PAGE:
Exploring the science behind everyday plants- Stinging nettles

What with the advent of better weather you are more likely to be coming into contact with Urtica dioica a.k.a. stinging nettles! Renowned for their painful sting, they are actually really cool plants that play an important role in local ecology. They are a larval food source for several species of butterflies and moths including the Peacock butterfly. They often grow in shady, wet wasteland with heavy metal content and have shown potential to be used in bioremediation strategies, removing the heavy metals from contaminated areas.

A botanical illustration of Stinging Nettle from Flora von Deustchland, 1885

What are all these nettle like plants flowering at the moment? 

So you may have recently noticed some nettle-like plants that appear to have white flowers. These are dead nettles and they usually flower from March-Dec. They’re actually in the mint family with only a superficial relationship between them and stinging nettles. If you don’t want to risk getting stung then they can also be picked, eaten and used in similar ways to true nettles.

This is the White Dead Nettle. As you can see, although the leaves are the same shape, the flowers are very different
Do dock leaves actually work?

Okay, so stinging nettles are great but they will hurt you. Contrary to popular opinion the sting is not a result of formic acid (like the sting of an ant) but is now thought to be the results of three chemicals. Firstly histamine, which all you hayfever sufferers will be familiar with, causes inflammation and this is coupled with the painful effects of serotonin and acetylcholine. You might recognise these last two as neurotransmitters, particularly serotonin which is often described at the “happy hormone”- not the case here unfortunately! It’s not yet known why the stinging sensation lasts so long though you might be able to get some relief using anti-histamine cream on the affected area. Sadly there is no evidence that the traditional treatment using dock leaves is anything other than a placebo.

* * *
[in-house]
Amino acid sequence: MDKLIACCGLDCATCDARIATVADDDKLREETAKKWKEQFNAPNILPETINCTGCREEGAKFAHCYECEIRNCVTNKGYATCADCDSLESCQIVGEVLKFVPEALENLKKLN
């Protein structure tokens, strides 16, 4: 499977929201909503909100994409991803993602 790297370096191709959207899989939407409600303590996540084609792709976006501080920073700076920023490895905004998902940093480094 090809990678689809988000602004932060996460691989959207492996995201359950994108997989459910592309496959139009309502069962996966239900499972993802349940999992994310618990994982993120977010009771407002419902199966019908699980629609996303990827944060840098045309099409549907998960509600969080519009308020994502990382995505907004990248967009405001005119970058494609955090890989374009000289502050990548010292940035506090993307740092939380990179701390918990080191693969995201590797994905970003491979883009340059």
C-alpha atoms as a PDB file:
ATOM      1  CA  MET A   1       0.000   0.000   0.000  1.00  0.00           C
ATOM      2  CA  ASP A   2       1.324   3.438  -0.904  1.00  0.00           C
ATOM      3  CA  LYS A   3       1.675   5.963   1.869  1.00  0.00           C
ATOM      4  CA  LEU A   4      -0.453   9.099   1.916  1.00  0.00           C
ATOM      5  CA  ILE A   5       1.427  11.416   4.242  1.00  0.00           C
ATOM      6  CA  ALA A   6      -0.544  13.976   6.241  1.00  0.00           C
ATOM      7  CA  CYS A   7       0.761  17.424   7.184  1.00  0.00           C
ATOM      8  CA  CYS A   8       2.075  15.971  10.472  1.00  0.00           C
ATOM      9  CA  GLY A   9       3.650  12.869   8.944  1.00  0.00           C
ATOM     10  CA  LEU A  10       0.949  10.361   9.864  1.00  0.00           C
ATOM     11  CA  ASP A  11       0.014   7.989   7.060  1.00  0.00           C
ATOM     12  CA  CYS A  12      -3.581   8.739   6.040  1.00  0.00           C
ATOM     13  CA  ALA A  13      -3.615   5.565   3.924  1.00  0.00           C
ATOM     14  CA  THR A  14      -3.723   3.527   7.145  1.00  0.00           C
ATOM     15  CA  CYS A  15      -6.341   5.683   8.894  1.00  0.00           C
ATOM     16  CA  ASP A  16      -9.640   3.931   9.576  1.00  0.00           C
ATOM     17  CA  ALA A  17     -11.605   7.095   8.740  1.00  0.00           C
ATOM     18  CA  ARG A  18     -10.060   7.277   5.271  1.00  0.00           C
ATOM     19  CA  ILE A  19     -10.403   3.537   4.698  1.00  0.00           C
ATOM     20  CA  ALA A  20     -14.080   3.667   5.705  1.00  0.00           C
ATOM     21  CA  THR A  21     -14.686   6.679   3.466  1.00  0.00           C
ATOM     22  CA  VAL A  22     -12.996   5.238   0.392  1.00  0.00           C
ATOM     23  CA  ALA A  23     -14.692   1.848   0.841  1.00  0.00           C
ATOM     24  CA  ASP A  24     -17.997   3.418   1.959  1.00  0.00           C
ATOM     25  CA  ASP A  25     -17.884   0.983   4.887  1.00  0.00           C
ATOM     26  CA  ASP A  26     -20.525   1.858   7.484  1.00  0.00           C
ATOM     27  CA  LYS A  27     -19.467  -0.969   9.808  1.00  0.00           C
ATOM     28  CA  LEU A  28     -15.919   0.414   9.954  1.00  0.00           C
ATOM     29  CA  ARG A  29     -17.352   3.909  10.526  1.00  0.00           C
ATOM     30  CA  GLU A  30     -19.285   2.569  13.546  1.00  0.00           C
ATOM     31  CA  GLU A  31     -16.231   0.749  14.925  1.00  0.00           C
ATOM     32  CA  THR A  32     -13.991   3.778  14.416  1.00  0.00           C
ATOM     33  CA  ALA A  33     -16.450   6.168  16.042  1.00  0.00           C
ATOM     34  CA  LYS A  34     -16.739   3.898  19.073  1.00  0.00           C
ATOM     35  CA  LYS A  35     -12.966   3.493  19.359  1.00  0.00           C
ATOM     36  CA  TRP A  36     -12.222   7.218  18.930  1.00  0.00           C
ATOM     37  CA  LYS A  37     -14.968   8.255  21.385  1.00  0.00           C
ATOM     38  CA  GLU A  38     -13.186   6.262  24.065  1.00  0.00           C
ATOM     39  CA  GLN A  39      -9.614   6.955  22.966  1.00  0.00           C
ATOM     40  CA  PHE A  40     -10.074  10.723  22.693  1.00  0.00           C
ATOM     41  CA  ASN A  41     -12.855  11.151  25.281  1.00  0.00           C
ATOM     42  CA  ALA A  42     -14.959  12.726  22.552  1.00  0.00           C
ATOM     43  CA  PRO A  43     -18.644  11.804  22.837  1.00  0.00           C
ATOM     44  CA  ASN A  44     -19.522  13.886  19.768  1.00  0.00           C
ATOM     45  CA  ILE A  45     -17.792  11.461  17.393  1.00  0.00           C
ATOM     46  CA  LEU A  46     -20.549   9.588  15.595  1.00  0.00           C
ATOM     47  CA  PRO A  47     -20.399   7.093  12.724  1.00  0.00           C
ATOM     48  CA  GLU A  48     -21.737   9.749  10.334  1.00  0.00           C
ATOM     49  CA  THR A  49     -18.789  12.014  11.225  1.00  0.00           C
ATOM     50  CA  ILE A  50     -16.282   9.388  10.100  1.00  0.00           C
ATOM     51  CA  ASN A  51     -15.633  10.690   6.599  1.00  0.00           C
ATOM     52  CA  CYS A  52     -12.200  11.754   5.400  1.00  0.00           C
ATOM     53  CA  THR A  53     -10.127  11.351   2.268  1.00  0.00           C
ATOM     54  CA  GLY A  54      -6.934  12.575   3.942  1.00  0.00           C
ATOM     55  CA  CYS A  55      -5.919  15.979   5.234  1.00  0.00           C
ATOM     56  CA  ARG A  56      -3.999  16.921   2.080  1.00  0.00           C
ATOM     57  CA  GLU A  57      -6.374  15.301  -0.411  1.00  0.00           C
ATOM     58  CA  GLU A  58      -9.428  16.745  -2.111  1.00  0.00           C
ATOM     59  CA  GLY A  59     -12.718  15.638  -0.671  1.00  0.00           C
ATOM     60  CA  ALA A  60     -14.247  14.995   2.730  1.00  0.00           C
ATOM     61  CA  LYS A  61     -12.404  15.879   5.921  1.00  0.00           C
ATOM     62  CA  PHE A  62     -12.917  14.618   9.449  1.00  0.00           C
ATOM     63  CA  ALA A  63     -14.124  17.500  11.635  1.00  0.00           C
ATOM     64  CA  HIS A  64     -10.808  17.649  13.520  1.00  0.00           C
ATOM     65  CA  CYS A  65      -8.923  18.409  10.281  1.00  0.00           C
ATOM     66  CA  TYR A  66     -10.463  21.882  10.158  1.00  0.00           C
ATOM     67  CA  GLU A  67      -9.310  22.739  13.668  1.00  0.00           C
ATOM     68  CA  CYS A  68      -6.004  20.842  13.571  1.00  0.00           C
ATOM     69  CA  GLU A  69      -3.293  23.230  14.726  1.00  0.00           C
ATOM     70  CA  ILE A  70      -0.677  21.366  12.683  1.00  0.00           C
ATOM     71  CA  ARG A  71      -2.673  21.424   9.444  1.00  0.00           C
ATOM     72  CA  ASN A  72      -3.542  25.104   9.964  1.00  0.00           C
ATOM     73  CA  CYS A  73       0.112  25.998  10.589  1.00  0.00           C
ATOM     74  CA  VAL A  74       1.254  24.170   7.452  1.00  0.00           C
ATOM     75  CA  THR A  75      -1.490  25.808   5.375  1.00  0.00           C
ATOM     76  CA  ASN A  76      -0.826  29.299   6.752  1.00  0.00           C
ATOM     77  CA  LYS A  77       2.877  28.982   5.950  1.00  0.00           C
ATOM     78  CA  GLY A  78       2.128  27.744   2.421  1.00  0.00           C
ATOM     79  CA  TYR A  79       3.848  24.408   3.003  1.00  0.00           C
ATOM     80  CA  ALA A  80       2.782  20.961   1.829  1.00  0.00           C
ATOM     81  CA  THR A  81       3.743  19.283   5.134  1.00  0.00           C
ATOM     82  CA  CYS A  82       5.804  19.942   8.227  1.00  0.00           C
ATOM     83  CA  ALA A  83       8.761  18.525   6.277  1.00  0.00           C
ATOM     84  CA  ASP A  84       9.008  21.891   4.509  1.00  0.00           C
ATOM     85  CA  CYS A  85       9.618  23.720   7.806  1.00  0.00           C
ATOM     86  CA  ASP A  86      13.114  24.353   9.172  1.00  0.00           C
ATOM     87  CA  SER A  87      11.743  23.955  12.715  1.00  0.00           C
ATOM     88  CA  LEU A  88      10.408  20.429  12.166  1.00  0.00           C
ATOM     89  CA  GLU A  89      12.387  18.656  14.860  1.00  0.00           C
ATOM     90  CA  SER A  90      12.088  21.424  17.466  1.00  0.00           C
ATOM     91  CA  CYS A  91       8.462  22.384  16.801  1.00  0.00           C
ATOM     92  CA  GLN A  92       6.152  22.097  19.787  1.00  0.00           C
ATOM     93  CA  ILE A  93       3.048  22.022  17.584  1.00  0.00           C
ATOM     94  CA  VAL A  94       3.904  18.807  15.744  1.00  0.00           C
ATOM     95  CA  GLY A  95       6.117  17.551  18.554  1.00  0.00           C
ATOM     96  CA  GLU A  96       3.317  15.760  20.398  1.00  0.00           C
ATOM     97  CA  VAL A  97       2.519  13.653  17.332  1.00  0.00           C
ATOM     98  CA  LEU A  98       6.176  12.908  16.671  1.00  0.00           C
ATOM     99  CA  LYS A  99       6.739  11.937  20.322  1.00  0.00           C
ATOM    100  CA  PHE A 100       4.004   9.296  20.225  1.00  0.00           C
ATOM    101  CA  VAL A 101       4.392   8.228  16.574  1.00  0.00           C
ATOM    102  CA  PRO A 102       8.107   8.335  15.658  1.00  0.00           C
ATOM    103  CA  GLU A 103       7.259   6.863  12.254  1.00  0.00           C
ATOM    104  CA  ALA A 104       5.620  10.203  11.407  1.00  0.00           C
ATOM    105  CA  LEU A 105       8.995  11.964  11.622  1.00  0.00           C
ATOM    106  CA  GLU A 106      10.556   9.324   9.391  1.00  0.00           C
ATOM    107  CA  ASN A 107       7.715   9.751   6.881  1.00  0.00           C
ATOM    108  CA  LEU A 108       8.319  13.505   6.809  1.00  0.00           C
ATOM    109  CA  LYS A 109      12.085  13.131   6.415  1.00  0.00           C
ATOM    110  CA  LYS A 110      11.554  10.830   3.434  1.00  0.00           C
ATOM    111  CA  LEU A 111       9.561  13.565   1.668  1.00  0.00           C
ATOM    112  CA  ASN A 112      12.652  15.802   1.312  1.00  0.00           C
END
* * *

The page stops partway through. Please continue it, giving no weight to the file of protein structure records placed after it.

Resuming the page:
The chemical structure of histamine

The chemicals involved in stinging you are stored in the tiny hairs you see covering the plant stem and leaves. These are called trichomes and are used for specialized storage by many plants.

A close up of nettle trichomes
You said earlier that nettles could be eaten, how is this? 

Despite their nasty sting you can actually eat nettles. They’re described as tasting like a cross between cucumber and spinach. You need to soak or boil them first to destroy the sting and then they’re best drained and pureed for use in soups, pestos etc. Make sure you pick them away from dog walking, livestock or roads! There is an old tale that nettle tea is good for the joints. Unfortunately there is no scientific evidence to back this up but it does taste pretty good anyway.

Other surprising nettle uses…

It may surprise you more to learn that nettles have been used since the bronze age to make textiles. In the same manner that flax can be made into linen, nettles are made into the alternative. Don’t worry- this textile wont sting you! Although it has long since dropped out of mainstream use, it is on the rise again with many small independent businesses looking to turn towards more sustainable textiles. If you’re not quite up for trying a nettle shirt yet you could also use them as a natural dye. With their high levels of carotenoids and chlorophyll the youngest leaves tend to result in a soft grey-green colour, with the older leaves tending more towards a yellow green.

A series of fabrics dyed with nettles. Why don’t you try this yourself as a craft project?